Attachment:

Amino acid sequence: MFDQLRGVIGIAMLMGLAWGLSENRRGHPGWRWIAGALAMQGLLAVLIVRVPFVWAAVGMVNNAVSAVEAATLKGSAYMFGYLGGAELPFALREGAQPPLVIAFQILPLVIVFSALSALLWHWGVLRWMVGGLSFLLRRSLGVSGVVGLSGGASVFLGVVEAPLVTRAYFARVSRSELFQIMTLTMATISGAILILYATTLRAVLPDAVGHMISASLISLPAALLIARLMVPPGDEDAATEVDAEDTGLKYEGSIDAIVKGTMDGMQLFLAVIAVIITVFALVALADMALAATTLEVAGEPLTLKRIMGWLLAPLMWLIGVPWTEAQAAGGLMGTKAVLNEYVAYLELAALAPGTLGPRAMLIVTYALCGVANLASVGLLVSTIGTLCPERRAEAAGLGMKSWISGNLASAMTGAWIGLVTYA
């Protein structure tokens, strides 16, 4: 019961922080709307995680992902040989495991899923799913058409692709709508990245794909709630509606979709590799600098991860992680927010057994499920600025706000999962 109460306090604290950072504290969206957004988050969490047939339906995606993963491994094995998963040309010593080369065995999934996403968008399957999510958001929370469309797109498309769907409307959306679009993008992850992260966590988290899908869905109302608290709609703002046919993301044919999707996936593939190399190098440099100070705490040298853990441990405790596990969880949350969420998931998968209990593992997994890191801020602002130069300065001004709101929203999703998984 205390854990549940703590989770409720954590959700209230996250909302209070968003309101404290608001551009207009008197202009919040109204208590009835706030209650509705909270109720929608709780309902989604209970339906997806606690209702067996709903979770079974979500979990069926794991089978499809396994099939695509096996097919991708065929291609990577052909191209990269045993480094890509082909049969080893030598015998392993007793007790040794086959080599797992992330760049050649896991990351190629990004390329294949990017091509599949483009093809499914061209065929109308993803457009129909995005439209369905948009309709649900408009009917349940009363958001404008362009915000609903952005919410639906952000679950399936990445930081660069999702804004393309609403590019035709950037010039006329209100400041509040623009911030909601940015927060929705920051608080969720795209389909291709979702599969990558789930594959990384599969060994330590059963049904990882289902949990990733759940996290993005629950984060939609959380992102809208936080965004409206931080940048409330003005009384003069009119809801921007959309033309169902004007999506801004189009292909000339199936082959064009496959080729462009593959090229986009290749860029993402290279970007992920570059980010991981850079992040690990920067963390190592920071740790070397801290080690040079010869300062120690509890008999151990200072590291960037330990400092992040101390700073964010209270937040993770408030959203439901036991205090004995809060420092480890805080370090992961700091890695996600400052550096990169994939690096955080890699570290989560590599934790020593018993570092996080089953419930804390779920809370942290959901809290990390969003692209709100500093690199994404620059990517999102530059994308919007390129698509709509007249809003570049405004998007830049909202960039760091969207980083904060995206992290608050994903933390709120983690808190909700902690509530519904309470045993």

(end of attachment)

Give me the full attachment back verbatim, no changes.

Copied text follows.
Amino acid sequence: MFDQLRGVIGIAMLMGLAWGLSENRRGHPGWRWIAGALAMQGLLAVLIVRVPFVWAAVGMVNNAVSAVEAATLKGSAYMFGYLGGAELPFALREGAQPPLVIAFQILPLVIVFSALSALLWHWGVLRWMVGGLSFLLRRSLGVSGVVGLSGGASVFLGVVEAPLVTRAYFARVSRSELFQIMTLTMATISGAILILYATTLRAVLPDAVGHMISASLISLPAALLIARLMVPPGDEDAATEVDAEDTGLKYEGSIDAIVKGTMDGMQLFLAVIAVIITVFALVALADMALAATTLEVAGEPLTLKRIMGWLLAPLMWLIGVPWTEAQAAGGLMGTKAVLNEYVAYLELAALAPGTLGPRAMLIVTYALCGVANLASVGLLVSTIGTLCPERRAEAAGLGMKSWISGNLASAMTGAWIGLVTYA
């Protein structure tokens, strides 16, 4: 019961922080709307995680992902040989495991899923799913058409692709709508990245794909709630509606979709590799600098991860992680927010057994499920600025706000999962 109460306090604290950072504290969206957004988050969490047939339906995606993963491994094995998963040309010593080369065995999934996403968008399957999510958001929370469309797109498309769907409307959306679009993008992850992260966590988290899908869905109302608290709609703002046919993301044919999707996936593939190399190098440099100070705490040298853990441990405790596990969880949350969420998931998968209990593992997994890191801020602002130069300065001004709101929203999703998984 205390854990549940703590989770409720954590959700209230996250909302209070968003309101404290608001551009207009008197202009919040109204208590009835706030209650509705909270109720929608709780309902989604209970339906997806606690209702067996709903979770079974979500979990069926794991089978499809396994099939695509096996097919991708065929291609990577052909191209990269045993480094890509082909049969080893030598015998392993007793007790040794086959080599797992992330760049050649896991990351190629990004390329294949990017091509599949483009093809499914061209065929109308993803457009129909995005439209369905948009309709649900408009009917349940009363958001404008362009915000609903952005919410639906952000679950399936990445930081660069999702804004393309609403590019035709950037010039006329209100400041509040623009911030909601940015927060929705920051608080969720795209389909291709979702599969990558789930594959990384599969060994330590059963049904990882289902949990990733759940996290993005629950984060939609959380992102809208936080965004409206931080940048409330003005009384003069009119809801921007959309033309169902004007999506801004189009292909000339199936082959064009496959080729462009593959090229986009290749860029993402290279970007992920570059980010991981850079992040690990920067963390190592920071740790070397801290080690040079010869300062120690509890008999151990200072590291960037330990400092992040101390700073964010209270937040993770408030959203439901036991205090004995809060420092480890805080370090992961700091890695996600400052550096990169994939690096955080890699570290989560590599934790020593018993570092996080089953419930804390779920809370942290959901809290990390969003692209709100500093690199994404620059990517999102530059994308919007390129698509709509007249809003570049405004998007830049909202960039760091969207980083904060995206992290608050994903933390709120983690808190909700902690509530519904309470045993």